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June 20, 2018

The morality of sharing money to pupils in Imo (1)

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MIND AND BODY with  Rev. Fr. Vincent E. ArisukwuTwo parents called my line on Monday, April 29 at about 7.30 – 8.00pm to launch a complaint. They said they were calling in from one of the towns in Owerri North LGA. Their complaint was that their children (pupils) in the primary schools were coming back from schools at that time of the day. Reason, they were waiting to receive the 300naira stipend from the governor before going back to their homes. I couldn’t understand that myself but went into some investigations to gather from authoritative sources that the allegations were founded. It was alleged that those who came from the ministry to share the money to the kids came late themselves which warranted the children to wait to collect their share of governor Okorocha’s booty before they could go back at such awkward time. This offered me some materials to reflect upon in relation to the governor’s policy of sharing money to children in primary and secondary schools in Imo State as incentives for studies. Secondary school students are paid 500naira while primary school pupils receive 300naira as stipends periodically.

Undoubtedly, the Owelle Rochas Okorocha’s administration has every good will for children as everyone in Imo has noticed. One principal area where this government has manifested its interest is in her bid to improve the quality of education in the state. The decision to share money to children in schools by his assessment, is one of those strategies and unarguably appears noble to him I beg to take on what the governor thinks are the reasons for sharing this money to little children  one after the other.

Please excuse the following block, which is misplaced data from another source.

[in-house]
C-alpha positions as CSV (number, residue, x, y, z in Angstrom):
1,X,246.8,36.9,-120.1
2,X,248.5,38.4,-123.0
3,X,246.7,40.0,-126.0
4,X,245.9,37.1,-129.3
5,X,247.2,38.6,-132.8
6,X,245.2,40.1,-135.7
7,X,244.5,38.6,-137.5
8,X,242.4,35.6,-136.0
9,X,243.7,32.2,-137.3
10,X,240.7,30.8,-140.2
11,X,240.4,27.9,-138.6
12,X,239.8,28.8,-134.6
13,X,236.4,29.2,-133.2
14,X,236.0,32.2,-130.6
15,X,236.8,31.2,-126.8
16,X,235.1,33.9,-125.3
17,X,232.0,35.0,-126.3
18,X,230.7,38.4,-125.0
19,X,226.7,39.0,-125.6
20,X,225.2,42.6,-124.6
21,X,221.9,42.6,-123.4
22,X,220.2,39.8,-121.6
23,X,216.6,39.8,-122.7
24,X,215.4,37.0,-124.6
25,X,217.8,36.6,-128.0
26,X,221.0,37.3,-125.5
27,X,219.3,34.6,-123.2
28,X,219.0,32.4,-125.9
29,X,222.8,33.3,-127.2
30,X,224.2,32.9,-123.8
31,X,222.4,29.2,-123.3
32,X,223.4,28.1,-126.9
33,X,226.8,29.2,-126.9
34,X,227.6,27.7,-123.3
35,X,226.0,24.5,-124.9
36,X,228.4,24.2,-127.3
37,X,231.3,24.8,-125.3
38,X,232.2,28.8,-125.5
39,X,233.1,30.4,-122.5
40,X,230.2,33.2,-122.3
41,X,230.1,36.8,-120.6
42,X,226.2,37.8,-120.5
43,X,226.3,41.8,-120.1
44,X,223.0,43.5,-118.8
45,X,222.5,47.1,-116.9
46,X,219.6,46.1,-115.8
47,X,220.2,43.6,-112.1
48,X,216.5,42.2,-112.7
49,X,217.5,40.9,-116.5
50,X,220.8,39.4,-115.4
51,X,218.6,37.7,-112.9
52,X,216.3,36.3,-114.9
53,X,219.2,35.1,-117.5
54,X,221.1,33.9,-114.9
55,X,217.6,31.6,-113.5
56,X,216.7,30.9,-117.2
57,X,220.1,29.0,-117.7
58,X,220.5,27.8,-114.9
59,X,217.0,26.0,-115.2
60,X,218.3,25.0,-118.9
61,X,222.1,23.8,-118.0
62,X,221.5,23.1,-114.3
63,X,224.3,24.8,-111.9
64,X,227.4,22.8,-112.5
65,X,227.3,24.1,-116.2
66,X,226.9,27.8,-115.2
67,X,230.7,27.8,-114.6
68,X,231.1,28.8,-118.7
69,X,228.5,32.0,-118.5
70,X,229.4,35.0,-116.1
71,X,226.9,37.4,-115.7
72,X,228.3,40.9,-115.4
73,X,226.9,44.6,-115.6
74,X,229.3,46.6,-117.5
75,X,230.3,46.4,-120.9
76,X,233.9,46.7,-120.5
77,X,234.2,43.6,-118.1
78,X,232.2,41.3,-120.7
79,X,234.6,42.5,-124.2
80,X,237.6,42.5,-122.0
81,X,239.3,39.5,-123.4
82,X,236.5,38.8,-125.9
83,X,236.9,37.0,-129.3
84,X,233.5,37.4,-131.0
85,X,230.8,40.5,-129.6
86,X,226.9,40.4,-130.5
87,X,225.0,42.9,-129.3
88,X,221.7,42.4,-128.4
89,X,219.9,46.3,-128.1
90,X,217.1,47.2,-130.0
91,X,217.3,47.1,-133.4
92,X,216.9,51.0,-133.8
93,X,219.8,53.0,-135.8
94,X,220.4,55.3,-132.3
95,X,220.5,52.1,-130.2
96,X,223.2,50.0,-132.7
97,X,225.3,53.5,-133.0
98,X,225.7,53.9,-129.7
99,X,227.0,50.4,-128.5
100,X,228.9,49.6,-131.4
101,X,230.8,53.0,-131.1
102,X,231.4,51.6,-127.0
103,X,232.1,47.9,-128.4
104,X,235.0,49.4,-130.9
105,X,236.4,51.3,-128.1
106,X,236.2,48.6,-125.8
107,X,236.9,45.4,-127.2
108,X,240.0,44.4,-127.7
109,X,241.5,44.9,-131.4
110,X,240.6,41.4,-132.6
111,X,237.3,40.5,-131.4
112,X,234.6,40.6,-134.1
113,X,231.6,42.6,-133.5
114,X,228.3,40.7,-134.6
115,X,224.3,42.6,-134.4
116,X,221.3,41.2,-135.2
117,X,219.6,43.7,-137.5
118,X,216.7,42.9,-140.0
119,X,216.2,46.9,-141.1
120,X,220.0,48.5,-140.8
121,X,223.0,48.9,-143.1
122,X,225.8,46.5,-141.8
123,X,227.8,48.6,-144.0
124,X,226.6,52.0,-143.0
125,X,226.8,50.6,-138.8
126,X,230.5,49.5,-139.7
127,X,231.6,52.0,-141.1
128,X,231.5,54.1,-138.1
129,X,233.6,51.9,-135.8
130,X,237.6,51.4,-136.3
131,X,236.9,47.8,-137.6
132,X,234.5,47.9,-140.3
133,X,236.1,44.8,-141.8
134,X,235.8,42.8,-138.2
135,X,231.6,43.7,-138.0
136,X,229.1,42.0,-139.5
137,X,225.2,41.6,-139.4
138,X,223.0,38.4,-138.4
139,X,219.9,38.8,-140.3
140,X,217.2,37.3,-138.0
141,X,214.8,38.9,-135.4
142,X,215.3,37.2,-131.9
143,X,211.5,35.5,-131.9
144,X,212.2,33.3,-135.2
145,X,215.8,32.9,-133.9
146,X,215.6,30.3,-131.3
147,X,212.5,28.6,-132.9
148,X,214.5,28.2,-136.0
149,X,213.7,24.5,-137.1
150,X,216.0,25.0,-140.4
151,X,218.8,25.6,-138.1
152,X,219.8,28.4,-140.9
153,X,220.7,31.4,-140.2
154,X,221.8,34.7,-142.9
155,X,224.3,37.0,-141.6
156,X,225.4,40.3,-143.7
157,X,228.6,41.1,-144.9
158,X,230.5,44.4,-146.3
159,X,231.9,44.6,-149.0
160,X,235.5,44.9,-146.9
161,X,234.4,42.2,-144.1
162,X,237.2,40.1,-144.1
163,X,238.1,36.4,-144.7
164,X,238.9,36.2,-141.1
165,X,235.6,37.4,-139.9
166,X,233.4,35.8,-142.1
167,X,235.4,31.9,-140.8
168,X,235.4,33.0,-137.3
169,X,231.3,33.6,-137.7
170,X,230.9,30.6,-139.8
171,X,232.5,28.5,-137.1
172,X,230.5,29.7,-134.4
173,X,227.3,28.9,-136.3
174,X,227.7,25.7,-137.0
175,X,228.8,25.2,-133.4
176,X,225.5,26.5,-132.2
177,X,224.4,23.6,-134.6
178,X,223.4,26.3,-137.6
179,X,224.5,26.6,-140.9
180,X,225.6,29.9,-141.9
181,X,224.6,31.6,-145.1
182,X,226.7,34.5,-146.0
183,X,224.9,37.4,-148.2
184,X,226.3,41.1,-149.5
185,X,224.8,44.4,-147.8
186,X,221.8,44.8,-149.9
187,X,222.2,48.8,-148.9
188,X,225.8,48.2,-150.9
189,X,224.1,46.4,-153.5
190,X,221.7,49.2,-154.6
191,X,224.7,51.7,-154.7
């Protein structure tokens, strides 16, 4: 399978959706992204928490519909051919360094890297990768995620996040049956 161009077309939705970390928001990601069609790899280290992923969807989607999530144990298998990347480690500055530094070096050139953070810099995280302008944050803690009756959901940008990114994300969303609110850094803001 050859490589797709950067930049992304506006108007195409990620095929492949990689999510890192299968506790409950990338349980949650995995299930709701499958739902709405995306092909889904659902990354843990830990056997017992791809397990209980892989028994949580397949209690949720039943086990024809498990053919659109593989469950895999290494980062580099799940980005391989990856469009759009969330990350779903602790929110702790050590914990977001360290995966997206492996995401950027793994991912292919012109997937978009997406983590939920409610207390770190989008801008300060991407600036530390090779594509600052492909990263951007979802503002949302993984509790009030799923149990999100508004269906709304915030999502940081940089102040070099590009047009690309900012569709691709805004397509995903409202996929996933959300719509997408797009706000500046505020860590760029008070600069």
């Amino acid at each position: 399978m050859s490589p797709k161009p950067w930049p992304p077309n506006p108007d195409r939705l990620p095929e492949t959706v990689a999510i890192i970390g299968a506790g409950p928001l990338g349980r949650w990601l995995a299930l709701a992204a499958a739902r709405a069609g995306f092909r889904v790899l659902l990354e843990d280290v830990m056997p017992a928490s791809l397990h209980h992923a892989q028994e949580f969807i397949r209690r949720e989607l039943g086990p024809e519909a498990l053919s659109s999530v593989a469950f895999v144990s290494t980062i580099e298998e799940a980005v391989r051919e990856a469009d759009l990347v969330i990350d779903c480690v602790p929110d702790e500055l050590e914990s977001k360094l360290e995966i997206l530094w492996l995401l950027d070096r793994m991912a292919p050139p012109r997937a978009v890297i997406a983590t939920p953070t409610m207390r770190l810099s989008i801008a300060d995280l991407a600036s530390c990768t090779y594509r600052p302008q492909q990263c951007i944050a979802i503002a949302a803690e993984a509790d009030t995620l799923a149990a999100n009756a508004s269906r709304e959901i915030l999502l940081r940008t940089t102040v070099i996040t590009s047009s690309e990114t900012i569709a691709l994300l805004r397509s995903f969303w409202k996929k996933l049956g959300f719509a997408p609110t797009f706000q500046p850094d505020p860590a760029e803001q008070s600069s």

Motivation: The idea of giving money to children is  for Gov. Okorocha a source of motivation. Money, as we know is a good friend to all especially children. Every child normally would like to play truancy for lack of proper understanding of the importance of education at that tender stage. To lure the child easily to school, money could thus become a strong source of motivation. When the child remembers that (s)he would receive money from the government, that child becomes motivated towards attending classes even when ordinarily (s)he lacks the interest to do so. This is what is done in the Almajiri schools in the North where students are lured and begged to come to schools. In most cases, they feast and eat in schools daily to make them feel like coming to school especially to be properly entertained and fed.

To make Public Schools attractive: The government has probably become aware of the high competition between public and private schools nowadays. As a result, she has to device more techniques to beat the private school owners to it. Notwithstanding the introduction of free education in public schools, Governor Okorocha needed to take a step further by sharing money to the children to indirectly make them appreciate the need to stay in public schools and even to become advert agents for those in private schools. Since no one shares money to the students in private schools, there is the usual bragging by those in public schools owing to the fact that their schools remain better in terms of taking care of their welfare.

Popularity: Governor Rochas Okorocha has always been a man of the people. He has been a populist governor, one whose existential ideologies have endeared him to the masses. The idea of sharing money to students has made  Owelle a household name even among pupils. Children who receive money from the government alongside free tuition will surely never forget a time when a governor distributed money to them periodically for their personal use. It surely increases his popularity especially among naive children.

A Sense of Love: Over and above other reasons, the governor’s decision to dole out money to children in secondary and primary schools in Imo state could engender a sense of love in the children. Other than their love for the governor, the children in turn feel appreciated since at their level, the best measure for proving one’s love for them is by giving those gifts or money. Governor Okorocha aims at making children in public schools feel he loves them.

Meanwhile, a more critical approach to this practice of sharing money to children in primary and secondary schools in Imo simply shows that it lacks merits by every standard. It is simply an abuse of children. We shall proceed to expose its demerits and so declare the moral implications on both the children and the society at large.

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